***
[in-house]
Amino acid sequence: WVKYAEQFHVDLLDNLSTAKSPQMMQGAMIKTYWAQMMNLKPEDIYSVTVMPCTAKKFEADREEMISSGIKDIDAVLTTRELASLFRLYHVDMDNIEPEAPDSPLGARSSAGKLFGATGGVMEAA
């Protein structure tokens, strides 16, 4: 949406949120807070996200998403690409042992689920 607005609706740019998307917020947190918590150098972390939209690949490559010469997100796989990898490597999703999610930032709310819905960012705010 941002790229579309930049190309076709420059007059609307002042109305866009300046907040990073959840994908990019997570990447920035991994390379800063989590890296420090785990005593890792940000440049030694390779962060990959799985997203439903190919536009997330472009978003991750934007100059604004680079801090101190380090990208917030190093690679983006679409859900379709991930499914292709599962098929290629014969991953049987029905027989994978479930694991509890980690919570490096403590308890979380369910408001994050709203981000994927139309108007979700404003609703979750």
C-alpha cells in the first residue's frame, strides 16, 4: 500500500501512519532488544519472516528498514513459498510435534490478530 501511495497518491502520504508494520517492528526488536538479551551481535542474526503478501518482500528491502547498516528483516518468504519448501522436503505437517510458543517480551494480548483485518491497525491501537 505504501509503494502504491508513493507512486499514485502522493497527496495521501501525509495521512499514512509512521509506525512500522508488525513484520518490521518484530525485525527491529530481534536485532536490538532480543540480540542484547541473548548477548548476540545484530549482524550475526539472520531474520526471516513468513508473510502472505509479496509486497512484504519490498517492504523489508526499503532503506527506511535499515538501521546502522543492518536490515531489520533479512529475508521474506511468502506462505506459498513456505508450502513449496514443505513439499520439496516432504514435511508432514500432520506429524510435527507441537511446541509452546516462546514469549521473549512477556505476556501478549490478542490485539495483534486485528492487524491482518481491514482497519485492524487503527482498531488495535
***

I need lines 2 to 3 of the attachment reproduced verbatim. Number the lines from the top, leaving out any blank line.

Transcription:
Amino acid sequence: WVKYAEQFHVDLLDNLSTAKSPQMMQGAMIKTYWAQMMNLKPEDIYSVTVMPCTAKKFEADREEMISSGIKDIDAVLTTRELASLFRLYHVDMDNIEPEAPDSPLGARSSAGKLFGATGGVMEAA
């Protein structure tokens, strides 16, 4: 949406949120807070996200998403690409042992689920 607005609706740019998307917020947190918590150098972390939209690949490559010469997100796989990898490597999703999610930032709310819905960012705010 941002790229579309930049190309076709420059007059609307002042109305866009300046907040990073959840994908990019997570990447920035991994390379800063989590890296420090785990005593890792940000440049030694390779962060990959799985997203439903190919536009997330472009978003991750934007100059604004680079801090101190380090990208917030190093690679983006679409859900379709991930499914292709599962098929290629014969991953049987029905027989994978479930694991509890980690919570490096403590308890979380369910408001994050709203981000994927139309108007979700404003609703979750």